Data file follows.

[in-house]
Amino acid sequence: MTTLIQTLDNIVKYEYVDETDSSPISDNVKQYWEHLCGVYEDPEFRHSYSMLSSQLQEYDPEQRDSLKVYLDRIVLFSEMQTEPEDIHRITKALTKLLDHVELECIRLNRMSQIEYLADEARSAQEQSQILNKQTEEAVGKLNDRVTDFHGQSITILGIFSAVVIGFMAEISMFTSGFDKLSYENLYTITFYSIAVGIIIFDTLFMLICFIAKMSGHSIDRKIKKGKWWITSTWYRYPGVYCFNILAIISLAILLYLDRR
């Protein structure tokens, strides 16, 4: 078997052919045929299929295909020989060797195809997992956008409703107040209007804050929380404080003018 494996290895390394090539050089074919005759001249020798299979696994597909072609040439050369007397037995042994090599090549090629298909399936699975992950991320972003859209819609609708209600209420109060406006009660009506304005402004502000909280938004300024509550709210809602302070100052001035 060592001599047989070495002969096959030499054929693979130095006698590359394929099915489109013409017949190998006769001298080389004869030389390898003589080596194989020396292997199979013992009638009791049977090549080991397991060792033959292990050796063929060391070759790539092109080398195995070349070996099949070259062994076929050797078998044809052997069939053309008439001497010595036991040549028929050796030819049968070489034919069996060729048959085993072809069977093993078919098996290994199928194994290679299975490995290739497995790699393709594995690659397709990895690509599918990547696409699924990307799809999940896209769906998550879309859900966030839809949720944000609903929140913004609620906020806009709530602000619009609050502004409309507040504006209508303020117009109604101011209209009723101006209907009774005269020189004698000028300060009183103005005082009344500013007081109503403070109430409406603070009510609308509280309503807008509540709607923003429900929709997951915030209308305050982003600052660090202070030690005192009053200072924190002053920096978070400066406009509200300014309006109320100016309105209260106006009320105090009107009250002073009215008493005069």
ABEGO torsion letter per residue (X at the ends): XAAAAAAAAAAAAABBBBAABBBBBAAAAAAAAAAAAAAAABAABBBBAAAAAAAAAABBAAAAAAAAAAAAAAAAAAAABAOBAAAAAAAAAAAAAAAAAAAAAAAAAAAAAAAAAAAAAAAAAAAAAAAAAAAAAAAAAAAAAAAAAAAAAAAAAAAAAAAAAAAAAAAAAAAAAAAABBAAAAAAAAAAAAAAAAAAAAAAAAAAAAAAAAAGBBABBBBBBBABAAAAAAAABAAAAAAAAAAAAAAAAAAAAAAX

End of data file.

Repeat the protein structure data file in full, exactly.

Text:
[in-house]
Amino acid sequence: MTTLIQTLDNIVKYEYVDETDSSPISDNVKQYWEHLCGVYEDPEFRHSYSMLSSQLQEYDPEQRDSLKVYLDRIVLFSEMQTEPEDIHRITKALTKLLDHVELECIRLNRMSQIEYLADEARSAQEQSQILNKQTEEAVGKLNDRVTDFHGQSITILGIFSAVVIGFMAEISMFTSGFDKLSYENLYTITFYSIAVGIIIFDTLFMLICFIAKMSGHSIDRKIKKGKWWITSTWYRYPGVYCFNILAIISLAILLYLDRR
């Protein structure tokens, strides 16, 4: 078997052919045929299929295909020989060797195809997992956008409703107040209007804050929380404080003018 494996290895390394090539050089074919005759001249020798299979696994597909072609040439050369007397037995042994090599090549090629298909399936699975992950991320972003859209819609609708209600209420109060406006009660009506304005402004502000909280938004300024509550709210809602302070100052001035 060592001599047989070495002969096959030499054929693979130095006698590359394929099915489109013409017949190998006769001298080389004869030389390898003589080596194989020396292997199979013992009638009791049977090549080991397991060792033959292990050796063929060391070759790539092109080398195995070349070996099949070259062994076929050797078998044809052997069939053309008439001497010595036991040549028929050796030819049968070489034919069996060729048959085993072809069977093993078919098996290994199928194994290679299975490995290739497995790699393709594995690659397709990895690509599918990547696409699924990307799809999940896209769906998550879309859900966030839809949720944000609903929140913004609620906020806009709530602000619009609050502004409309507040504006209508303020117009109604101011209209009723101006209907009774005269020189004698000028300060009183103005005082009344500013007081109503403070109430409406603070009510609308509280309503807008509540709607923003429900929709997951915030209308305050982003600052660090202070030690005192009053200072924190002053920096978070400066406009509200300014309006109320100016309105209260106006009320105090009107009250002073009215008493005069």
ABEGO torsion letter per residue (X at the ends): XAAAAAAAAAAAAABBBBAABBBBBAAAAAAAAAAAAAAAABAABBBBAAAAAAAAAABBAAAAAAAAAAAAAAAAAAAABAOBAAAAAAAAAAAAAAAAAAAAAAAAAAAAAAAAAAAAAAAAAAAAAAAAAAAAAAAAAAAAAAAAAAAAAAAAAAAAAAAAAAAAAAAAAAAAAAAABBAAAAAAAAAAAAAAAAAAAAAAAAAAAAAAAAAGBBABBBBBBBABAAAAAAAABAAAAAAAAAAAAAAAAAAAAAAX